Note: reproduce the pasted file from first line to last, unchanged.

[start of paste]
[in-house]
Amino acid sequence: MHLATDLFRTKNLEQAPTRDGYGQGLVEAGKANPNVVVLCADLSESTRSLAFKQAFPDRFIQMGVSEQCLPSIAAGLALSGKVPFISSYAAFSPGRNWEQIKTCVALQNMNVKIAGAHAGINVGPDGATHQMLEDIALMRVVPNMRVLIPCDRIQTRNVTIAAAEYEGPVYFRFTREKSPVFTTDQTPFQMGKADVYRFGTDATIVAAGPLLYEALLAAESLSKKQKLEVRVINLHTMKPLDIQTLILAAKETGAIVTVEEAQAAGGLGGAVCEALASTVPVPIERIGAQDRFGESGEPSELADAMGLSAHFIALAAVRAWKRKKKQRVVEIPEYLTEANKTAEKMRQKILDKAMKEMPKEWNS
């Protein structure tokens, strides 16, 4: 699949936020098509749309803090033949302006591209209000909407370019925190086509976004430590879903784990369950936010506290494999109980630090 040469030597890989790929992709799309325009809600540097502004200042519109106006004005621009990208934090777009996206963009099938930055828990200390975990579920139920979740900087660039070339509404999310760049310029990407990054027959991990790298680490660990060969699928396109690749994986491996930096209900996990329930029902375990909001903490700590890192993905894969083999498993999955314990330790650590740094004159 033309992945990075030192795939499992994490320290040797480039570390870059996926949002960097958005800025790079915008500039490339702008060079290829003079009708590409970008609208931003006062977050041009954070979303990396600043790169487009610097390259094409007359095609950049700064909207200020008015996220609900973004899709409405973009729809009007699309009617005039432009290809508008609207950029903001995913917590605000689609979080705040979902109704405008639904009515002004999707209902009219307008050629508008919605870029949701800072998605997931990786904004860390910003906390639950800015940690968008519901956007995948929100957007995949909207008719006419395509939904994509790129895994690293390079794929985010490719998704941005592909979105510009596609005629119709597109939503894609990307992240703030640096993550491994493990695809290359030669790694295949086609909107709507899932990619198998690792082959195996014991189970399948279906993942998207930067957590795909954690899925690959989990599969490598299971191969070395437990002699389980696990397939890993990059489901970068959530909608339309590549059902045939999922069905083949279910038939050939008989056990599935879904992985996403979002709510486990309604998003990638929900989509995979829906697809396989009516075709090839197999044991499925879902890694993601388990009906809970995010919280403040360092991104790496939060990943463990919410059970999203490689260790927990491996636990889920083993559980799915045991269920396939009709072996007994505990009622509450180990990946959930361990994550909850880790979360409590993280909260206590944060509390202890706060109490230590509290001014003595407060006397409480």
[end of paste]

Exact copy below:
[in-house]
Amino acid sequence: MHLATDLFRTKNLEQAPTRDGYGQGLVEAGKANPNVVVLCADLSESTRSLAFKQAFPDRFIQMGVSEQCLPSIAAGLALSGKVPFISSYAAFSPGRNWEQIKTCVALQNMNVKIAGAHAGINVGPDGATHQMLEDIALMRVVPNMRVLIPCDRIQTRNVTIAAAEYEGPVYFRFTREKSPVFTTDQTPFQMGKADVYRFGTDATIVAAGPLLYEALLAAESLSKKQKLEVRVINLHTMKPLDIQTLILAAKETGAIVTVEEAQAAGGLGGAVCEALASTVPVPIERIGAQDRFGESGEPSELADAMGLSAHFIALAAVRAWKRKKKQRVVEIPEYLTEANKTAEKMRQKILDKAMKEMPKEWNS
């Protein structure tokens, strides 16, 4: 699949936020098509749309803090033949302006591209209000909407370019925190086509976004430590879903784990369950936010506290494999109980630090 040469030597890989790929992709799309325009809600540097502004200042519109106006004005621009990208934090777009996206963009099938930055828990200390975990579920139920979740900087660039070339509404999310760049310029990407990054027959991990790298680490660990060969699928396109690749994986491996930096209900996990329930029902375990909001903490700590890192993905894969083999498993999955314990330790650590740094004159 033309992945990075030192795939499992994490320290040797480039570390870059996926949002960097958005800025790079915008500039490339702008060079290829003079009708590409970008609208931003006062977050041009954070979303990396600043790169487009610097390259094409007359095609950049700064909207200020008015996220609900973004899709409405973009729809009007699309009617005039432009290809508008609207950029903001995913917590605000689609979080705040979902109704405008639904009515002004999707209902009219307008050629508008919605870029949701800072998605997931990786904004860390910003906390639950800015940690968008519901956007995948929100957007995949909207008719006419395509939904994509790129895994690293390079794929985010490719998704941005592909979105510009596609005629119709597109939503894609990307992240703030640096993550491994493990695809290359030669790694295949086609909107709507899932990619198998690792082959195996014991189970399948279906993942998207930067957590795909954690899925690959989990599969490598299971191969070395437990002699389980696990397939890993990059489901970068959530909608339309590549059902045939999922069905083949279910038939050939008989056990599935879904992985996403979002709510486990309604998003990638929900989509995979829906697809396989009516075709090839197999044991499925879902890694993601388990009906809970995010919280403040360092991104790496939060990943463990919410059970999203490689260790927990491996636990889920083993559980799915045991269920396939009709072996007994505990009622509450180990990946959930361990994550909850880790979360409590993280909260206590944060509390202890706060109490230590509290001014003595407060006397409480």